On 25 March 2020, the EESC is hosting a half-day conference "Towards a new European company model for the 21st century" in Brussels (EESC premises, room VMA3) with a debate focusing on the role of businesses in today's society. At a time when markets are not working as well as they should, inequalities are rising and the environment is suffering, companies can play a crucial role and change the rules of the game. They can do so by putting people and the planet at the core of their model – that is by going back to the humanistic roots of Europe's culture. As job creators and providers of goods and services, businesses represent the ideal driver for new economic models that meet social and environmental criteria, by promoting transformative initiatives in the area of self-regulation and co-responsibility. They can thus be key to achieving the Sustainable Development Goals adopted by all United Nations Member States in 2015.
CONSUMENTEN - Related Events
The European Standardisation System must become as inclusive as possible, to involve a wide range of participants (representative of businesses of all sizes, consumers and societal stakeholders such as trade unions, environmental NGOs, etc.) and develop close cooperation among partners (European Standardisation Organisations (ESOs), National Standardisation Bodies (NSBs) and public authorities at the European and national levels).
On 27 March 2019, the EESC organised its 21st edition of the European Consumer Day in Brussels. With young consumers at the heart of the programme, and the trends in consumption patterns driven by technology, we were talking about the role played by young people in this change and how they can influence the policy that affects them directly. Three key sectors for young people were the subject of participatory workshops to discuss issues and opportunities in mobility, food and clothing. A live debate also was held on the influence of social media on young people.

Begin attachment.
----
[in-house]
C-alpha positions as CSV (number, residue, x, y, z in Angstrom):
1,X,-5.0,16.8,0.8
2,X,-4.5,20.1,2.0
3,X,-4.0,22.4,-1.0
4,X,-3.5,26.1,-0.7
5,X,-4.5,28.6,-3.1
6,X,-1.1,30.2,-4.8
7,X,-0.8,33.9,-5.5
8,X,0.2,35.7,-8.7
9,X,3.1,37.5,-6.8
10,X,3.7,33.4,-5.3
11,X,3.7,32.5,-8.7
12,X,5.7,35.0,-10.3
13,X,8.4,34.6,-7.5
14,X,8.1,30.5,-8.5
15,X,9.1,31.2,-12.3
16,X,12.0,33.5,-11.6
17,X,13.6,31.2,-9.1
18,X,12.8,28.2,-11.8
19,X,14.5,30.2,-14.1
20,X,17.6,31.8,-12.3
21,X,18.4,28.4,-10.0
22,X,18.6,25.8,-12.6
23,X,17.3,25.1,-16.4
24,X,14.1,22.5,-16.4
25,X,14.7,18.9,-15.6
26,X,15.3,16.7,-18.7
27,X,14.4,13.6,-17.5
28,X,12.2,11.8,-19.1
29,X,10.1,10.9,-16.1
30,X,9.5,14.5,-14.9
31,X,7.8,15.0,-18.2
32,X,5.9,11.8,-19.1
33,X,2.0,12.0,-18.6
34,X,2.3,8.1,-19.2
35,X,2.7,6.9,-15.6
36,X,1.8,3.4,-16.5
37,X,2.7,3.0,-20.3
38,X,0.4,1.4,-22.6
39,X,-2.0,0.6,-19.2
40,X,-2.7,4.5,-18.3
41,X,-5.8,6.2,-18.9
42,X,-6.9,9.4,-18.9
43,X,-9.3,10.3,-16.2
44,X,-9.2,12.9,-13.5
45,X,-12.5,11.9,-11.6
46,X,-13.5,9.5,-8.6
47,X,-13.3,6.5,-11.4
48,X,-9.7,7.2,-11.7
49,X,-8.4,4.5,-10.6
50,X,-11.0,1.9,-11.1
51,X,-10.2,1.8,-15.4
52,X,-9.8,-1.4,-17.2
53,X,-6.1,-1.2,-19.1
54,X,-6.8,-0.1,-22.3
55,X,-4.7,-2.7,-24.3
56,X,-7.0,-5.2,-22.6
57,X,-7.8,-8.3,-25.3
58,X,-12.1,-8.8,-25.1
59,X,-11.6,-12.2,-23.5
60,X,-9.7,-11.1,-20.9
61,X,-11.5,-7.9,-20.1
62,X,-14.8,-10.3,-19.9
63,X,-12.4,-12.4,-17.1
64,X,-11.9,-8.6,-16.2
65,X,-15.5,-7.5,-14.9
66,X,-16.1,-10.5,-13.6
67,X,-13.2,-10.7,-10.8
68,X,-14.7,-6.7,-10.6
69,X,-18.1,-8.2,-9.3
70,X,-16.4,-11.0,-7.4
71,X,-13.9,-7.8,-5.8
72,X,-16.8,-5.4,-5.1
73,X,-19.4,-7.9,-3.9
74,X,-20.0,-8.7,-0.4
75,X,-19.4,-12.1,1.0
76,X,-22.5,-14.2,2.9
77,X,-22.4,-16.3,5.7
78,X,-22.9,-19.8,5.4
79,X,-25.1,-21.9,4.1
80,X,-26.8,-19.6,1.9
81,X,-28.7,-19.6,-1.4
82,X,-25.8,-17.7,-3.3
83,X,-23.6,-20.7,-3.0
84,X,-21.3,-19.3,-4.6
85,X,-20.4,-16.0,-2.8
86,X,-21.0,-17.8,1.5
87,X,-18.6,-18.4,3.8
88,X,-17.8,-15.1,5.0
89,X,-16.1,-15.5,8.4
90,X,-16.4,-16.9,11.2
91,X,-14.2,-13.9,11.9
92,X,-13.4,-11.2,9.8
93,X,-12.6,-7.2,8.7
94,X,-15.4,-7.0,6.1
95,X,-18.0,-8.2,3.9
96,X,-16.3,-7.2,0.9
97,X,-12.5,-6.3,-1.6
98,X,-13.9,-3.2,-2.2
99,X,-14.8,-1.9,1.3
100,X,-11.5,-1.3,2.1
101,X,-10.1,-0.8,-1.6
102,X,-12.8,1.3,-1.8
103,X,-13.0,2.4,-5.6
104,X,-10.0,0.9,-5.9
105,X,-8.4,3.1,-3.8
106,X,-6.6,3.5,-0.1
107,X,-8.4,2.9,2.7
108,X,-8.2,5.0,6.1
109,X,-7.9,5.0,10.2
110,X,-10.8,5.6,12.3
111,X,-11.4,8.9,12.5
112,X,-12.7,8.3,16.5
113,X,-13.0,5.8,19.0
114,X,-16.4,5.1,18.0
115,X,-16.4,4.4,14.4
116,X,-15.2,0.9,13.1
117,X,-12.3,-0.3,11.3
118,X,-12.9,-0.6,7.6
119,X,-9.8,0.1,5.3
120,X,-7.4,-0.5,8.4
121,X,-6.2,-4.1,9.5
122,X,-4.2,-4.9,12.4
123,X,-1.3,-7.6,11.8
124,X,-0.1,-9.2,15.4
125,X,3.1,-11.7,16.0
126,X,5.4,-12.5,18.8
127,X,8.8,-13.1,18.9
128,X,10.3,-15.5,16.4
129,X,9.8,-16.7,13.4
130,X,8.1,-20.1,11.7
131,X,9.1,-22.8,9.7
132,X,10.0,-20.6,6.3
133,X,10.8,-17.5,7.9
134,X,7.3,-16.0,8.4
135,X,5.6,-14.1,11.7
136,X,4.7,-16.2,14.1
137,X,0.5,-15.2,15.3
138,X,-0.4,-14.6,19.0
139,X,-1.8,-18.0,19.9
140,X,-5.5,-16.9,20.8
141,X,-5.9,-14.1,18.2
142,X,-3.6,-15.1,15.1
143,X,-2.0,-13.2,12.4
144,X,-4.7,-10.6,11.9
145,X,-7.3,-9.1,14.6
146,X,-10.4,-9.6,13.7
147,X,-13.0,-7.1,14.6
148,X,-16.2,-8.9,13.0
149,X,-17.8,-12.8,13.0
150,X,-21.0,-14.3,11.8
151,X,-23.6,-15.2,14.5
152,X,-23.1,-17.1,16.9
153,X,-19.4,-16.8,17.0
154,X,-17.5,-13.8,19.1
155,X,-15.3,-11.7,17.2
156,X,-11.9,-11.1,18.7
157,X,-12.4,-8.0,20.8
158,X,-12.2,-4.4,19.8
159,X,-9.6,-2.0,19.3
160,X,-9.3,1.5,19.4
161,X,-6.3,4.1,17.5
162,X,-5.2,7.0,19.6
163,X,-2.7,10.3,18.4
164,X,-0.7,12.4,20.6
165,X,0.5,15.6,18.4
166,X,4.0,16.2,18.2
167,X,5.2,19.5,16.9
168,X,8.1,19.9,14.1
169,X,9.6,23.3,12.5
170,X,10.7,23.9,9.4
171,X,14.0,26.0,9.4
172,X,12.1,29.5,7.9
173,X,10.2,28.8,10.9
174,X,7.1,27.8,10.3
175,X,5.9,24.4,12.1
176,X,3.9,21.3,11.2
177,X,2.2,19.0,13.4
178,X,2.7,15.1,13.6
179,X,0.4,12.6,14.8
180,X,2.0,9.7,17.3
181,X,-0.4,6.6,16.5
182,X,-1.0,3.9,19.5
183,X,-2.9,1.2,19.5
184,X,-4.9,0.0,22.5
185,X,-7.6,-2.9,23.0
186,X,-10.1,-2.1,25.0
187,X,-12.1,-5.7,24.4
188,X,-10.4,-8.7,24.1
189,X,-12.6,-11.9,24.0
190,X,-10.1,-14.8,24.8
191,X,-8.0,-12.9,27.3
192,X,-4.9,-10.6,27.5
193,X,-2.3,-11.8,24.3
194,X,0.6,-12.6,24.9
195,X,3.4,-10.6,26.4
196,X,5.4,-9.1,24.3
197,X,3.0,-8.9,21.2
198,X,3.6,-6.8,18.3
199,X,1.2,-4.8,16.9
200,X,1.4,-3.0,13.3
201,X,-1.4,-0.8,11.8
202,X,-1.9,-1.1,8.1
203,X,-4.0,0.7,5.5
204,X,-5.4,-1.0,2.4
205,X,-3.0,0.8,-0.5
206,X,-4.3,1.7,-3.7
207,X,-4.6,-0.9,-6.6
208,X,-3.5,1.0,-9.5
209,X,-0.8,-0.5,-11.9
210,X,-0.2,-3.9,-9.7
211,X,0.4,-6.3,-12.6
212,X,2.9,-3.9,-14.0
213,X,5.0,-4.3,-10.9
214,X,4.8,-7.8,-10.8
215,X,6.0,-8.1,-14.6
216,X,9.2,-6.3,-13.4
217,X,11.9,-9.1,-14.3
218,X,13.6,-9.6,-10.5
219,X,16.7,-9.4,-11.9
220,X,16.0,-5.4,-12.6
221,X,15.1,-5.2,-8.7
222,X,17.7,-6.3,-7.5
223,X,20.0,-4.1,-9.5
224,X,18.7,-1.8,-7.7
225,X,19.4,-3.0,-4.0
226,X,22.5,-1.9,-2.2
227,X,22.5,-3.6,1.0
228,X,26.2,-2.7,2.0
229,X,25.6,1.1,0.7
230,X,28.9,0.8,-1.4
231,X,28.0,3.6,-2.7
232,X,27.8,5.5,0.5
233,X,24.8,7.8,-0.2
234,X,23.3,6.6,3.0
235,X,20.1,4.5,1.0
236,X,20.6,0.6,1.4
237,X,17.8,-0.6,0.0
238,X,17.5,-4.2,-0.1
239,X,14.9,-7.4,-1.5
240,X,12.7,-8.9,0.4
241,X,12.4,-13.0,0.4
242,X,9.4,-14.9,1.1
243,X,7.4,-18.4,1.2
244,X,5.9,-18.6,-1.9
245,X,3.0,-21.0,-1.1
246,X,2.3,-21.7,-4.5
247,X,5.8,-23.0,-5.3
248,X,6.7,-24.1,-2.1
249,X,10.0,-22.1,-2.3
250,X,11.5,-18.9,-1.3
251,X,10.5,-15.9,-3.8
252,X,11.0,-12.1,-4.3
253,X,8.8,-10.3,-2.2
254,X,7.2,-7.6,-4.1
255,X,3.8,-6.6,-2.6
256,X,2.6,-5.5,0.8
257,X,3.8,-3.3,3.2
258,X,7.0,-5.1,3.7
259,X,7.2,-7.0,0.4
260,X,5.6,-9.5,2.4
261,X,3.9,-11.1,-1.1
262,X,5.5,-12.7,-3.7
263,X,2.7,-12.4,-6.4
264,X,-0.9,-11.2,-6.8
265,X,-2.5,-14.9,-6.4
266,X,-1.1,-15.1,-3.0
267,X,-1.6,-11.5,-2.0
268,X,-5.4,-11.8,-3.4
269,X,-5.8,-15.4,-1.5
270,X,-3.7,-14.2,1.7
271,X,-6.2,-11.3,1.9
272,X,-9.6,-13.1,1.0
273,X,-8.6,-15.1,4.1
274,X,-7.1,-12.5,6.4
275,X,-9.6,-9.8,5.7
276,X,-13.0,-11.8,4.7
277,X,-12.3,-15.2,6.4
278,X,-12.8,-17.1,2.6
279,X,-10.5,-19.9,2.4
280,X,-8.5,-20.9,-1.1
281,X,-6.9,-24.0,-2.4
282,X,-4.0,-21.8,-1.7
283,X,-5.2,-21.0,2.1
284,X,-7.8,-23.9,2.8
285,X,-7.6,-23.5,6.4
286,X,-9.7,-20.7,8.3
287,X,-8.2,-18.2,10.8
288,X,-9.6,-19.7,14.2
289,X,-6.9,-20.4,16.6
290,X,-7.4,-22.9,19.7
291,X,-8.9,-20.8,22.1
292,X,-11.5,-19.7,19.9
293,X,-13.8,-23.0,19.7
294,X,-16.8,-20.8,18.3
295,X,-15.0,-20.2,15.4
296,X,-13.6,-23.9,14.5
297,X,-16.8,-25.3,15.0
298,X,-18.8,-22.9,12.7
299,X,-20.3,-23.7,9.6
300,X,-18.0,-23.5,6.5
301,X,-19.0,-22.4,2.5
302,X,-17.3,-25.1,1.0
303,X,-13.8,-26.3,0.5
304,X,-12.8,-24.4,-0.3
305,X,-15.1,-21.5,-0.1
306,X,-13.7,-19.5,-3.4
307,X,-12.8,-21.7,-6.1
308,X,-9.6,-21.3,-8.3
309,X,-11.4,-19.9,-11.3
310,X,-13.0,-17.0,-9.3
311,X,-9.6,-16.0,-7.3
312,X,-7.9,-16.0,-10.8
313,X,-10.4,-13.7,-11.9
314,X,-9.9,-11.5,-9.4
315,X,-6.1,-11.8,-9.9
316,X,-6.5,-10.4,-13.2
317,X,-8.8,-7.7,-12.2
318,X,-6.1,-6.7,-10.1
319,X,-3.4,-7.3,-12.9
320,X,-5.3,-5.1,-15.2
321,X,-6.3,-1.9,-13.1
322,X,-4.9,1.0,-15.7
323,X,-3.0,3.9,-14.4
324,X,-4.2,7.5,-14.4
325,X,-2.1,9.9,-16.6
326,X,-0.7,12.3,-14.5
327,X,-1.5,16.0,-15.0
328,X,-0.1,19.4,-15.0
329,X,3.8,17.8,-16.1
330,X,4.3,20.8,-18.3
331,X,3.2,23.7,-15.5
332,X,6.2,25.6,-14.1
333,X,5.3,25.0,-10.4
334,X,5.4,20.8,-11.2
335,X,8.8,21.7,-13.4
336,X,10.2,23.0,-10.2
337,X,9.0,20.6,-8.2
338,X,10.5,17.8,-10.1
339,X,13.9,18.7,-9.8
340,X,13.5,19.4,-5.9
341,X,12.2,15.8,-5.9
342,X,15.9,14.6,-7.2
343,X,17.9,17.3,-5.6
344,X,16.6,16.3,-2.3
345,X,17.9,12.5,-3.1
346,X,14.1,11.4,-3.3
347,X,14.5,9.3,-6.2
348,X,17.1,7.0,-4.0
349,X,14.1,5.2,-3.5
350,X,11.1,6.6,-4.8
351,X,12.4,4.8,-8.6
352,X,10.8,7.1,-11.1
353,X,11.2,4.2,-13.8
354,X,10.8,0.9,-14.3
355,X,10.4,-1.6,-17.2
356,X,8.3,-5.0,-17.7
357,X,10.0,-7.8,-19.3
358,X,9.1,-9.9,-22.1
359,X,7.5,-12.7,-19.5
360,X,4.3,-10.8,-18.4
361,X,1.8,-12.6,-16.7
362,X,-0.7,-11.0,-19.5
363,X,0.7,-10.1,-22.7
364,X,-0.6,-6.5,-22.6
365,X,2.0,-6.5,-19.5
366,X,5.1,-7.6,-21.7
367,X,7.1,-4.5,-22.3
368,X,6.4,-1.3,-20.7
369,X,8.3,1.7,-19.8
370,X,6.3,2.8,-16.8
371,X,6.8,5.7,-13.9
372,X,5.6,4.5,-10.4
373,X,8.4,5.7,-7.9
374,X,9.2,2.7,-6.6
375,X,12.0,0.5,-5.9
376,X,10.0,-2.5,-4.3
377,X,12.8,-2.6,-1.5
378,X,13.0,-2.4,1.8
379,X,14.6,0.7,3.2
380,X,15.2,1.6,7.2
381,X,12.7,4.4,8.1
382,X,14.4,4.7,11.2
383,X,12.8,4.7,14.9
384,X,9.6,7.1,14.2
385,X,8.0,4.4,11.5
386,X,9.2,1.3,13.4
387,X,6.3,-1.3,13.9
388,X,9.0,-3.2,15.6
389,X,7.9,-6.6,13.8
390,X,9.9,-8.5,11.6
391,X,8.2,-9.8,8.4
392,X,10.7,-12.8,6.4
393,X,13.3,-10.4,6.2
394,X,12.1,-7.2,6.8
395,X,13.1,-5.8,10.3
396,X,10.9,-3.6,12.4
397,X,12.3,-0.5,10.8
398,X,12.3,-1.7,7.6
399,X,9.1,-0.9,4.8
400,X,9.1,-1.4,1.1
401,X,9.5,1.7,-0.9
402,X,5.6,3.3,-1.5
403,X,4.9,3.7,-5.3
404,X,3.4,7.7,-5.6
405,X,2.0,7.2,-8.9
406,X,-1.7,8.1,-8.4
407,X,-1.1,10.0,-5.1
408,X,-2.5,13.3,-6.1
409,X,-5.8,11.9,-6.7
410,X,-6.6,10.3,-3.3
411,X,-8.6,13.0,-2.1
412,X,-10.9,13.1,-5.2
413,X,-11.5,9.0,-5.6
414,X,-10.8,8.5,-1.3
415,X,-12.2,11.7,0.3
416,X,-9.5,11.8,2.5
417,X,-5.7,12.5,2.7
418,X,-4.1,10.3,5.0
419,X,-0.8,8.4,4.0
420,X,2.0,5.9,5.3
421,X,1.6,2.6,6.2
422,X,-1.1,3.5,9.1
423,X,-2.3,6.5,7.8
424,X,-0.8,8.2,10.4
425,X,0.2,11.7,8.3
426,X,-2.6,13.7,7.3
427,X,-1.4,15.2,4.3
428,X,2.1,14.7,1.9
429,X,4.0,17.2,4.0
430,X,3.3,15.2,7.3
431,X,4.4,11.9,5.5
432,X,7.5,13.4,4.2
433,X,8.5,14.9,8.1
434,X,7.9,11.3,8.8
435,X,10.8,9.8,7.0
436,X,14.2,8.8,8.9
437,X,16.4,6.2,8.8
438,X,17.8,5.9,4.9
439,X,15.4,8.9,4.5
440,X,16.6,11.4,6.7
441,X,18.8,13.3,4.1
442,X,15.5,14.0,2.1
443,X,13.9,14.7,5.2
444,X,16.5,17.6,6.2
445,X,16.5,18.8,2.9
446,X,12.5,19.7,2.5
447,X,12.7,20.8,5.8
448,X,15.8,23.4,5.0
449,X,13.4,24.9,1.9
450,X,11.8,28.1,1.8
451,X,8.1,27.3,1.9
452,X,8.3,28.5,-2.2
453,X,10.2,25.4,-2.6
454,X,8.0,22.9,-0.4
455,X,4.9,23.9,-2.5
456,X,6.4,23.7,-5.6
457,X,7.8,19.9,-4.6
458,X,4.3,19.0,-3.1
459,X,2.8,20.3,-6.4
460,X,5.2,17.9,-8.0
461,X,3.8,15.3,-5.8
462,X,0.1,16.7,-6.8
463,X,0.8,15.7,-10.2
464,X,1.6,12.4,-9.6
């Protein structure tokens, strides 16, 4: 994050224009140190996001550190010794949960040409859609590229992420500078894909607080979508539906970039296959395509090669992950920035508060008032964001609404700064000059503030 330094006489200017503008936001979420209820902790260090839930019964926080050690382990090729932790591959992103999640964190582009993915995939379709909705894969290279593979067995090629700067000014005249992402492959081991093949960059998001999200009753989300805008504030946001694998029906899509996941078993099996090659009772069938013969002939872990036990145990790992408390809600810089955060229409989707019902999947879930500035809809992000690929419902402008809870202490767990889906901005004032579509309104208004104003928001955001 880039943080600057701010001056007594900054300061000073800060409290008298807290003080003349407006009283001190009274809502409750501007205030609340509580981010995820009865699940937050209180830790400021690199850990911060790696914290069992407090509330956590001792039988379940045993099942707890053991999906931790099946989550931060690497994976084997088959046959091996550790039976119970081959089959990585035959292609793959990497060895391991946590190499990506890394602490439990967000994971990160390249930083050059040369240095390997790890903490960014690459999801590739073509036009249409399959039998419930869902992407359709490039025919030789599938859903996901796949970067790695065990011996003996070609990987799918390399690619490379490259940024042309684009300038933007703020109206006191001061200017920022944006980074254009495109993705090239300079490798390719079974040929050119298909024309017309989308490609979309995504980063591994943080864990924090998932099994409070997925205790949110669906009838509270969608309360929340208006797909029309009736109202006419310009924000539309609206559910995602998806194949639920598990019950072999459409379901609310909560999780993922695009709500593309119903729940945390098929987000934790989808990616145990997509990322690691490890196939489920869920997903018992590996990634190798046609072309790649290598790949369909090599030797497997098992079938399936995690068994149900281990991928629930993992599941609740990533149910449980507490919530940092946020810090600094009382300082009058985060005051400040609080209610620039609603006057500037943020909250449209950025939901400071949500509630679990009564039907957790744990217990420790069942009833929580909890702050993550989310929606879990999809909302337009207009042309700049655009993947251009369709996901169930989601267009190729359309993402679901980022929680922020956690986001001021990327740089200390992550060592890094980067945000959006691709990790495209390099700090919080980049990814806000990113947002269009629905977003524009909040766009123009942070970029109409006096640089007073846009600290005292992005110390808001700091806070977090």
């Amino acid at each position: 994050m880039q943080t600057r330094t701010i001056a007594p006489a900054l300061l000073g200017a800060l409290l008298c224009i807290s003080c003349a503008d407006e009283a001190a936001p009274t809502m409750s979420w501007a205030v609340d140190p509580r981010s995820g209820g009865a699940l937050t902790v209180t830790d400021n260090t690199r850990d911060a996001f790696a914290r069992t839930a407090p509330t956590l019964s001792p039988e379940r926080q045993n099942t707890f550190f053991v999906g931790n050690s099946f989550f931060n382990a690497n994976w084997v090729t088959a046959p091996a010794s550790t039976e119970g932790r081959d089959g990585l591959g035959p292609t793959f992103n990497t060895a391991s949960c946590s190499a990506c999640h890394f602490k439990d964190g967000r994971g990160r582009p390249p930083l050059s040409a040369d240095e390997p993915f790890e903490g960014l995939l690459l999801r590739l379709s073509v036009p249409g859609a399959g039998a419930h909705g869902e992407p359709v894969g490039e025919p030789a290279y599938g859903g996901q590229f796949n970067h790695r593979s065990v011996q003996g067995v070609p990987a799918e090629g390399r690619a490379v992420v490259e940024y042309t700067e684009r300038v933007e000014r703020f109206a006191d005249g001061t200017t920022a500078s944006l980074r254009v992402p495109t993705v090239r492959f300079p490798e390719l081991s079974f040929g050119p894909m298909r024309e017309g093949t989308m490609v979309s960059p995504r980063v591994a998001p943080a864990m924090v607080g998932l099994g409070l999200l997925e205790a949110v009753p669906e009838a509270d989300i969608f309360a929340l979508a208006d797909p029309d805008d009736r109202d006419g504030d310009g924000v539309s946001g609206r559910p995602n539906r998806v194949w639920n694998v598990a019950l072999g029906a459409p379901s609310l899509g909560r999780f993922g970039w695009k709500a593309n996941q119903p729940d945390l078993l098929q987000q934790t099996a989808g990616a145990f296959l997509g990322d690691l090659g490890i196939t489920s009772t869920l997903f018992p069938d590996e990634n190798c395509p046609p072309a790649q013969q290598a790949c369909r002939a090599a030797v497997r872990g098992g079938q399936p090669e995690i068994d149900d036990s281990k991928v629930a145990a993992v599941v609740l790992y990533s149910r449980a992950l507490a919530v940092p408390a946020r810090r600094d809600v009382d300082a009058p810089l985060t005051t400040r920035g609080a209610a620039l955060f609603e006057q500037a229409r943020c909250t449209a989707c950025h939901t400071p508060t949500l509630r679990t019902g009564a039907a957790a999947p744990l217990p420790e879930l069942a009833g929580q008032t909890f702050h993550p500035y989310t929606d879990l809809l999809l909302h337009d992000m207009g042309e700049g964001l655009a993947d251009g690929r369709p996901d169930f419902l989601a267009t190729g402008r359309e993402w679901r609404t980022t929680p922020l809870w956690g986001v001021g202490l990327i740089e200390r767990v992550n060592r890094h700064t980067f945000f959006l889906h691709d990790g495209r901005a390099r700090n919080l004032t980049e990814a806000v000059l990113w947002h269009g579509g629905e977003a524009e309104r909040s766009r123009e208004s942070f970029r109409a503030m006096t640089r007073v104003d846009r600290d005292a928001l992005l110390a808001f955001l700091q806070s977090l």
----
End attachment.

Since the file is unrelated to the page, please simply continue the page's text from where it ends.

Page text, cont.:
As a follow-up to the Consumer Dialogues, "Les Assises des Consommateurs" (the 2018 Consumer Summit) showcased the results of this outreach and offered the opportunity for debate and conclusions.
The European Economic and Social Committee (EESC) in cooperation with the European Retail Financial Forum (ERFF) organised a high-level conference on Consumers at the heart of finance in Europe took place on 26 September in Brussels.
The European Economic and Social Committee (EESC) in cooperation with the Thessaloniki’s Traders Association and the University of Macedonia has organised a Public Hearing on the Company Law package. The purpose of this hearing was to gather input and feedback from Greek stakeholders on this comprehensive set of measures aiming for fair, enabling, transparent and modern company law rules in Europe.
The event brought together players from the SMEs scene in Greece, business organisations' and workers' representatives, experts and academics, as well as EESC members to discuss this topical issue.
Consumers are becoming increasingly digital, whether by choice or by default. As society and the economy advance towards the age of post-mass consumption and the Internet of Things, what can consumers expect? A new generation is asking: how does big data affect the choices I make? How much is my personal data worth, and who is using it?
Following on from its work on the the circular economy, the functional economy and the collaborative economy and the successful joint conference on the New Economy Models and Social Innovation, on 30 June the EESC is organising a public hearing to gather practical examples of how the EU can create policies to foster a more sustainable economic, social and environmental system through these new models.
On 22-23 May, the Various Interests' Group held a conference on the 2030 agenda for sustainable development. Indeed, embarking on a "collective journey…to free the human race from the tyranny of poverty…(delivering a) new universal Agenda …(which will) realise the human rights of all" are very ambitious objectives. However, moving from declarations to concrete action is even more ambitious and hence, the effective governance of the 2030 Agenda is of paramount importance. Without doubt, it will only become a reality if citizens actively support the necessary transitions and if civil society is directly involved throughout the process.
How could the Digital Single Market benefit european consumers? This year's theme was a wide-ranging subject covering issues affecting consumers today in a very tangible way. The Committee has recently issued several Opinions and studies covering the digital transformation and how it impacts modes of production and consumption, and its work feeded into the discussions on many relevant topics, such as data sharing, digital inclusion and access to internet for all, artifical intelligence, digital contract rights, unnecessary geo-blocking, digital currencies and fintech, the sharing economy and the Collaborative economy.